Present addresses: M. Giannakou, Department of Zoology, University of Cambridge, Downing Street, Cambridge CB2 3EJ, UK. M. Goss, Biochemical Pharmacology, William Harvey Research Institute, Charterhouse Square, London, EC1M 6BQ, UK.
dFOXO-independent effects of reduced insulin-like signaling in Drosophila
Article first published online: 6 MAY 2011
© 2011 The Authors. Aging Cell © 2011 Blackwell Publishing Ltd/Anatomical Society of Great Britain and Ireland
Volume 10, Issue 5, pages 735–748, October 2011
How to Cite
Slack, C., Giannakou, M. E., Foley, A., Goss, M. and Partridge, L. (2011), dFOXO-independent effects of reduced insulin-like signaling in Drosophila. Aging Cell, 10: 735–748. doi: 10.1111/j.1474-9726.2011.00707.x
Re-use of this article is permitted in accordance with the Terms and Conditions set out at http://wileyonlinelibrary.com/onlineopen#OnlineOpen_Terms
- Issue published online: 14 SEP 2011
- Article first published online: 6 MAY 2011
- Accepted manuscript online: 28 MAR 2011 01:01PM EST
- Accepted for publication 20 March 2011
- insulin signaling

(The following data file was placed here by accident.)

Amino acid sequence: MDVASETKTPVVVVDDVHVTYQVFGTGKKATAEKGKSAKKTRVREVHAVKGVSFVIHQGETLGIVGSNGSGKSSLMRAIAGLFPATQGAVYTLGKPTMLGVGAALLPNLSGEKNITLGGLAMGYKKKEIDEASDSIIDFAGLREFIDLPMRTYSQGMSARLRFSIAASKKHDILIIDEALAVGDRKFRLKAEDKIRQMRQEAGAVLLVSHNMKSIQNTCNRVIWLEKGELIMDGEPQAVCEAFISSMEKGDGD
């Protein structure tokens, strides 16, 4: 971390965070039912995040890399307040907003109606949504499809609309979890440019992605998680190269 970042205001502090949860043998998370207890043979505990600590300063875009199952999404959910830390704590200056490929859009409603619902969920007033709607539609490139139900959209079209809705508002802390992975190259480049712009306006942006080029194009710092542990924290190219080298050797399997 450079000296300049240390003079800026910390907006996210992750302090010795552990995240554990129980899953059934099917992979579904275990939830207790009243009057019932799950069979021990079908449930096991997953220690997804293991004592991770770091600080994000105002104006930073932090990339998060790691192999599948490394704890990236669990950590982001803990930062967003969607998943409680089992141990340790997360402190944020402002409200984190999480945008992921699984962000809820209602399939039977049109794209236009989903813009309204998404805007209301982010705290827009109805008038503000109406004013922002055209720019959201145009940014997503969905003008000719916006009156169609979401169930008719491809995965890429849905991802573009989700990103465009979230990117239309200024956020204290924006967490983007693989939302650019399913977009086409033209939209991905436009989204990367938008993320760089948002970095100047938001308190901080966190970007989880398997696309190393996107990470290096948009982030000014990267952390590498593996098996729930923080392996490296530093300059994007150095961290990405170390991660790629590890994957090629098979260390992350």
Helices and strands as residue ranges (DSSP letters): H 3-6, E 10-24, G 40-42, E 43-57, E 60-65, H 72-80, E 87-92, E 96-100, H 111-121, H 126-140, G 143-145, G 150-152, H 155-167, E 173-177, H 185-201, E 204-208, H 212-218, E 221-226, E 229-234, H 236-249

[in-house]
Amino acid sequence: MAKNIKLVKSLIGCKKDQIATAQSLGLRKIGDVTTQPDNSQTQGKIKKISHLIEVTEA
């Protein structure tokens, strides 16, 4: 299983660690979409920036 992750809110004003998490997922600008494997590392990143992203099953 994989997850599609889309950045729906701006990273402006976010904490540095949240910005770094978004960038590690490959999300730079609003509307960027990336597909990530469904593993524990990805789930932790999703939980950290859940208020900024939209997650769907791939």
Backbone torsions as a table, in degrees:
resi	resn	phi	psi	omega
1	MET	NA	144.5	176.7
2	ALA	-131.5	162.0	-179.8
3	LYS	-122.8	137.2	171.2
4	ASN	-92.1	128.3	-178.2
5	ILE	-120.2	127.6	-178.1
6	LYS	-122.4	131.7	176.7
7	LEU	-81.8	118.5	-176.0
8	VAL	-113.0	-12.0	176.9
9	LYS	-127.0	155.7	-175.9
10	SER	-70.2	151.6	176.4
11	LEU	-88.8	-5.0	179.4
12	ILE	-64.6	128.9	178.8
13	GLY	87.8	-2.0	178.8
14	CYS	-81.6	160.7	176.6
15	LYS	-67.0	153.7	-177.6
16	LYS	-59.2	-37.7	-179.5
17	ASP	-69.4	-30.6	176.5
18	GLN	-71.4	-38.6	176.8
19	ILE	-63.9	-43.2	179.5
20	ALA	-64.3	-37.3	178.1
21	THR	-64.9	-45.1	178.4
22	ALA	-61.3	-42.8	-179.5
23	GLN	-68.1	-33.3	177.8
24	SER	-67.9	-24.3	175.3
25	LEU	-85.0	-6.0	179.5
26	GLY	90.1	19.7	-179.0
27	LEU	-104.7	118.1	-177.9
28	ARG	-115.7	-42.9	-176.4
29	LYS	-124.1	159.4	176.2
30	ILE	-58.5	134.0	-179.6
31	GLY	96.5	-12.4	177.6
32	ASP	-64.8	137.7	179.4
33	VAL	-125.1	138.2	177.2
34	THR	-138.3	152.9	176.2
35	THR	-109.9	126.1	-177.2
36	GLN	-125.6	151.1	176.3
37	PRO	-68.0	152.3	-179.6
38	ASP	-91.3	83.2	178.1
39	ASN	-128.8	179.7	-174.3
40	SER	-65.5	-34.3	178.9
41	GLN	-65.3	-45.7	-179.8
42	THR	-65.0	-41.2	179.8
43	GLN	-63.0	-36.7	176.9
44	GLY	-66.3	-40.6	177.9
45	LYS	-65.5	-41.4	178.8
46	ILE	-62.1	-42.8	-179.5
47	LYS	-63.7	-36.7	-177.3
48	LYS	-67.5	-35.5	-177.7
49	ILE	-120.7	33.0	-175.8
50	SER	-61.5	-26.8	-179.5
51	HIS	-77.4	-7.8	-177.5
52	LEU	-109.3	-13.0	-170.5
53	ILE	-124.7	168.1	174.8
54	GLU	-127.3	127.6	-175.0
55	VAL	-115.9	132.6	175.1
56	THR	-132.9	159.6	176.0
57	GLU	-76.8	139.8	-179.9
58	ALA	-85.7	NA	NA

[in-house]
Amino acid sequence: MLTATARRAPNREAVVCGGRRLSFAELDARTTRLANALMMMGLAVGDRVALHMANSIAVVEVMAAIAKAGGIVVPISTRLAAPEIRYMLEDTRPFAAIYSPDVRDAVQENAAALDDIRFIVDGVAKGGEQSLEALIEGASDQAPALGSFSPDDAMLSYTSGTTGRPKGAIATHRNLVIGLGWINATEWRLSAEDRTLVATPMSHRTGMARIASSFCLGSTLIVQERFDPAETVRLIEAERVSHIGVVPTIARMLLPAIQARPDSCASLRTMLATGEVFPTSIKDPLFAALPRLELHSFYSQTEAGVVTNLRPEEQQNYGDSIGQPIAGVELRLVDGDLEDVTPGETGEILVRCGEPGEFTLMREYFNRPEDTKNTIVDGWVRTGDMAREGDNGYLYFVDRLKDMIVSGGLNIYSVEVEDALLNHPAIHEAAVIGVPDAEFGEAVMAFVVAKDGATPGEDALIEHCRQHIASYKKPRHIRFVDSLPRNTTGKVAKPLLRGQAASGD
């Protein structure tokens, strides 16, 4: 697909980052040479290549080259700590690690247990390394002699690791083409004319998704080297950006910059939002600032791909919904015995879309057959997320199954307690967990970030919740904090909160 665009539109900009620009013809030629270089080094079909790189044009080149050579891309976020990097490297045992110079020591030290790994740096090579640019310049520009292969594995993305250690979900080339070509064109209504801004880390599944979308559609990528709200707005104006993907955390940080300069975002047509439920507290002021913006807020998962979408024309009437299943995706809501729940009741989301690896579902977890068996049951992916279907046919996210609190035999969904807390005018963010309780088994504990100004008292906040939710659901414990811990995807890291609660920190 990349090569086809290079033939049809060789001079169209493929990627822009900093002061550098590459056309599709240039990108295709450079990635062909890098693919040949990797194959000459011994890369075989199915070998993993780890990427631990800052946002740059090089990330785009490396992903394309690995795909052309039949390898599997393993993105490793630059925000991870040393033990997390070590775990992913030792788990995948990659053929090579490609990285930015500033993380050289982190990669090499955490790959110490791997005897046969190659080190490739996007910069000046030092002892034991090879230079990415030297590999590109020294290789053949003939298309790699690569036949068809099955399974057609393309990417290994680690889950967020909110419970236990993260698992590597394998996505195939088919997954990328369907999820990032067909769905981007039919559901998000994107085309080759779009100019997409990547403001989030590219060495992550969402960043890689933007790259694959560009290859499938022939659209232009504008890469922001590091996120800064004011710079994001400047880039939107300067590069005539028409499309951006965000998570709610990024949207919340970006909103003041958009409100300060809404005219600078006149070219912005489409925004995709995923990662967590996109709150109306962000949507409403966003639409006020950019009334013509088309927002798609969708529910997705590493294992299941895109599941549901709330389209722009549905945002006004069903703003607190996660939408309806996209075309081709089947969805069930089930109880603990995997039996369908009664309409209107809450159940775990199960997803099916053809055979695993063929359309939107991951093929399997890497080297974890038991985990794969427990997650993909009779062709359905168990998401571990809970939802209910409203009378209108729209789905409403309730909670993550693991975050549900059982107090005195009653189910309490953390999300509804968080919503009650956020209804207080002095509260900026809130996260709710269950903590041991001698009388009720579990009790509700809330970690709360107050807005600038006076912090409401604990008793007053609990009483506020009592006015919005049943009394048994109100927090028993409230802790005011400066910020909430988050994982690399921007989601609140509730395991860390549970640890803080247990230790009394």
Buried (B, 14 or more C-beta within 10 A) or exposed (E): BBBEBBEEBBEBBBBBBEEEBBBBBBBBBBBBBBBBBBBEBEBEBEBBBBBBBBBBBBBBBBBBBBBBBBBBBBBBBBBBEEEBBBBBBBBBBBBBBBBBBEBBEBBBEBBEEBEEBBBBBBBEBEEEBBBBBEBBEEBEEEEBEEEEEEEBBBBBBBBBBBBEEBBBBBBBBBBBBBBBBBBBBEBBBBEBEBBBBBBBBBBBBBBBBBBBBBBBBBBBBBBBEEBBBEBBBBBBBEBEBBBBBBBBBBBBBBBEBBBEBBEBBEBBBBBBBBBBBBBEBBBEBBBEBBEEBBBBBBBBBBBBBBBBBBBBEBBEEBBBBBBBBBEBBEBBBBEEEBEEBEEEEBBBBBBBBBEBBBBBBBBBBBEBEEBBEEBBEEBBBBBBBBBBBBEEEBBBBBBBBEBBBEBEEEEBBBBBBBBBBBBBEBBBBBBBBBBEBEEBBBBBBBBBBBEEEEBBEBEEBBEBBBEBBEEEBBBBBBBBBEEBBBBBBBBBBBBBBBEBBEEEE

The insulin/insulin-like growth factor-like signaling (IIS) pathway in metazoans has evolutionarily conserved roles in growth control, metabolic homeostasis, stress responses, reproduction, and lifespan. Genetic manipulations that reduce IIS in the nematode worm Caenorhabditis elegans, the fruit fly Drosophila melanogaster, and the mouse have been shown not only to produce substantial increases in lifespan but also to ameliorate several age-related diseases. In C. elegans, the multitude of phenotypes produced by the reduction in IIS are all suppressed in the absence of the worm FOXO transcription factor, DAF-16, suggesting that they are all under common regulation. It is not yet clear in other animal models whether the activity of FOXOs mediate all of the physiological effects of reduced IIS, especially increased lifespan. We have addressed this issue by examining the effects of reduced IIS in the absence of dFOXO in Drosophila, using a newly generated null allele of dfoxo. We found that the removal of dFOXO almost completely blocks IIS-dependent lifespan extension. However, unlike in C. elegans, removal of dFOXO does not suppress the body size, fecundity, or oxidative stress resistance phenotypes of IIS-compromised flies. In contrast, IIS-dependent xenobiotic resistance is fully dependent on dFOXO activity. Our results therefore suggest that there is evolutionary divergence in the downstream mechanisms that mediate the effects of IIS. They also imply that in Drosophila, additional factors act alongside dFOXO to produce IIS-dependent responses in body size, fecundity, and oxidative stress resistance and that these phenotypes are not causal in IIS-mediated extension of lifespan.